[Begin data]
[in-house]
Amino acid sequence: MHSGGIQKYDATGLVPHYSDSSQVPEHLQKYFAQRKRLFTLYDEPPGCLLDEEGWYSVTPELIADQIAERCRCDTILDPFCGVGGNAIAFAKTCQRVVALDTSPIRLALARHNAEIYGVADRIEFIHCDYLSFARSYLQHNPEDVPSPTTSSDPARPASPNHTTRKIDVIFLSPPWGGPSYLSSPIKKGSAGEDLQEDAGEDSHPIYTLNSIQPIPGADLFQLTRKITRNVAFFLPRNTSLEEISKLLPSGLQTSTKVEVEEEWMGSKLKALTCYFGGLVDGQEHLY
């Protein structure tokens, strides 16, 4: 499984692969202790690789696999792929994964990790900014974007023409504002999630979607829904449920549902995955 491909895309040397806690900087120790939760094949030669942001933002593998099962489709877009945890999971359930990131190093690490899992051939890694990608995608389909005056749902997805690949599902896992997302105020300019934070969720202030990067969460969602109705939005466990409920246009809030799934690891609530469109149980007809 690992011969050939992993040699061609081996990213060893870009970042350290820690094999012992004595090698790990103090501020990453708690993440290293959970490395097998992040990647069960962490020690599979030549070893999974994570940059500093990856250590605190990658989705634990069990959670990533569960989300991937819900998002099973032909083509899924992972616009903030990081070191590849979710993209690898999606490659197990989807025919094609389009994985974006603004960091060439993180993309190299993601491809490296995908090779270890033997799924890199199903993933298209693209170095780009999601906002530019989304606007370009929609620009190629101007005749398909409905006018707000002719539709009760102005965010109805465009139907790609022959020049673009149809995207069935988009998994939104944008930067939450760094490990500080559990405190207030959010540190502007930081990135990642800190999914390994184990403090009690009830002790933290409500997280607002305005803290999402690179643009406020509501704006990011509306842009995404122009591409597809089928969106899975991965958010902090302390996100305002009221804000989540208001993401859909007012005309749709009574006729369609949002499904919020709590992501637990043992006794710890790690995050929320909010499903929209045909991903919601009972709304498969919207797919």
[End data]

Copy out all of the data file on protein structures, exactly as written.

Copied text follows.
[in-house]
Amino acid sequence: MHSGGIQKYDATGLVPHYSDSSQVPEHLQKYFAQRKRLFTLYDEPPGCLLDEEGWYSVTPELIADQIAERCRCDTILDPFCGVGGNAIAFAKTCQRVVALDTSPIRLALARHNAEIYGVADRIEFIHCDYLSFARSYLQHNPEDVPSPTTSSDPARPASPNHTTRKIDVIFLSPPWGGPSYLSSPIKKGSAGEDLQEDAGEDSHPIYTLNSIQPIPGADLFQLTRKITRNVAFFLPRNTSLEEISKLLPSGLQTSTKVEVEEEWMGSKLKALTCYFGGLVDGQEHLY
């Protein structure tokens, strides 16, 4: 499984692969202790690789696999792929994964990790900014974007023409504002999630979607829904449920549902995955 491909895309040397806690900087120790939760094949030669942001933002593998099962489709877009945890999971359930990131190093690490899992051939890694990608995608389909005056749902997805690949599902896992997302105020300019934070969720202030990067969460969602109705939005466990409920246009809030799934690891609530469109149980007809 690992011969050939992993040699061609081996990213060893870009970042350290820690094999012992004595090698790990103090501020990453708690993440290293959970490395097998992040990647069960962490020690599979030549070893999974994570940059500093990856250590605190990658989705634990069990959670990533569960989300991937819900998002099973032909083509899924992972616009903030990081070191590849979710993209690898999606490659197990989807025919094609389009994985974006603004960091060439993180993309190299993601491809490296995908090779270890033997799924890199199903993933298209693209170095780009999601906002530019989304606007370009929609620009190629101007005749398909409905006018707000002719539709009760102005965010109805465009139907790609022959020049673009149809995207069935988009998994939104944008930067939450760094490990500080559990405190207030959010540190502007930081990135990642800190999914390994184990403090009690009830002790933290409500997280607002305005803290999402690179643009406020509501704006990011509306842009995404122009591409597809089928969106899975991965958010902090302390996100305002009221804000989540208001993401859909007012005309749709009574006729369609949002499904919020709590992501637990043992006794710890790690995050929320909010499903929209045909991903919601009972709304498969919207797919």